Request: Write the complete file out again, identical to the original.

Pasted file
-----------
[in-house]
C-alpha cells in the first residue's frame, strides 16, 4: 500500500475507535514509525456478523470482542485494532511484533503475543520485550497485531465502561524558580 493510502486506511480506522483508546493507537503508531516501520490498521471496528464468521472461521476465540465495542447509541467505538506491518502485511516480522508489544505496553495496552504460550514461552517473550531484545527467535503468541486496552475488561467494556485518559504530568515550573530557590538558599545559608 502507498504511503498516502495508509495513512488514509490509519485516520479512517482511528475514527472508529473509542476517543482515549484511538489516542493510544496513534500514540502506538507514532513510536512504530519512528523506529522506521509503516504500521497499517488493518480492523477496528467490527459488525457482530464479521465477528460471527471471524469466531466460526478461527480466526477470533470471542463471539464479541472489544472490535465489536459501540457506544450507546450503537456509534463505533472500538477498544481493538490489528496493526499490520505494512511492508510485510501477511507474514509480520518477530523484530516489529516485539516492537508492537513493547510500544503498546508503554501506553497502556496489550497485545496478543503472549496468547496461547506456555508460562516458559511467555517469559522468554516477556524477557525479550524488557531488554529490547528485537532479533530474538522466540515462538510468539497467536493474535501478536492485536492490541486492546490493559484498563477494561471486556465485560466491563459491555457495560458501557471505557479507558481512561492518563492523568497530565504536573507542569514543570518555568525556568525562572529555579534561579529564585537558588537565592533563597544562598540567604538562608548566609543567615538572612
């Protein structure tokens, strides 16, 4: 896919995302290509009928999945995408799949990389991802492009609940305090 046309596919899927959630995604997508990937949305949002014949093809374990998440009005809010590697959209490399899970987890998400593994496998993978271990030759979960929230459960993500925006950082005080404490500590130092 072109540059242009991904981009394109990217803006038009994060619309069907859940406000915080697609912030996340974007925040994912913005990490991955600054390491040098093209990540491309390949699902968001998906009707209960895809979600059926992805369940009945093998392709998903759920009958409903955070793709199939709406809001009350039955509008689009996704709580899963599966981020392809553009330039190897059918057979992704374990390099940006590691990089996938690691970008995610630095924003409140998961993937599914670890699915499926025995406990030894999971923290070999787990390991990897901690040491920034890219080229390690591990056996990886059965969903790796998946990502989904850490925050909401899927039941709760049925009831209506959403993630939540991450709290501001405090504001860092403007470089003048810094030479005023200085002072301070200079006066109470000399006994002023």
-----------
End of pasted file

[in-house]
C-alpha cells in the first residue's frame, strides 16, 4: 500500500475507535514509525456478523470482542485494532511484533503475543520485550497485531465502561524558580 493510502486506511480506522483508546493507537503508531516501520490498521471496528464468521472461521476465540465495542447509541467505538506491518502485511516480522508489544505496553495496552504460550514461552517473550531484545527467535503468541486496552475488561467494556485518559504530568515550573530557590538558599545559608 502507498504511503498516502495508509495513512488514509490509519485516520479512517482511528475514527472508529473509542476517543482515549484511538489516542493510544496513534500514540502506538507514532513510536512504530519512528523506529522506521509503516504500521497499517488493518480492523477496528467490527459488525457482530464479521465477528460471527471471524469466531466460526478461527480466526477470533470471542463471539464479541472489544472490535465489536459501540457506544450507546450503537456509534463505533472500538477498544481493538490489528496493526499490520505494512511492508510485510501477511507474514509480520518477530523484530516489529516485539516492537508492537513493547510500544503498546508503554501506553497502556496489550497485545496478543503472549496468547496461547506456555508460562516458559511467555517469559522468554516477556524477557525479550524488557531488554529490547528485537532479533530474538522466540515462538510468539497467536493474535501478536492485536492490541486492546490493559484498563477494561471486556465485560466491563459491555457495560458501557471505557479507558481512561492518563492523568497530565504536573507542569514543570518555568525556568525562572529555579534561579529564585537558588537565592533563597544562598540567604538562608548566609543567615538572612
């Protein structure tokens, strides 16, 4: 896919995302290509009928999945995408799949990389991802492009609940305090 046309596919899927959630995604997508990937949305949002014949093809374990998440009005809010590697959209490399899970987890998400593994496998993978271990030759979960929230459960993500925006950082005080404490500590130092 072109540059242009991904981009394109990217803006038009994060619309069907859940406000915080697609912030996340974007925040994912913005990490991955600054390491040098093209990540491309390949699902968001998906009707209960895809979600059926992805369940009945093998392709998903759920009958409903955070793709199939709406809001009350039955509008689009996704709580899963599966981020392809553009330039190897059918057979992704374990390099940006590691990089996938690691970008995610630095924003409140998961993937599914670890699915499926025995406990030894999971923290070999787990390991990897901690040491920034890219080229390690591990056996990886059965969903790796998946990502989904850490925050909401899927039941709760049925009831209506959403993630939540991450709290501001405090504001860092403007470089003048810094030479005023200085002072301070200079006066109470000399006994002023």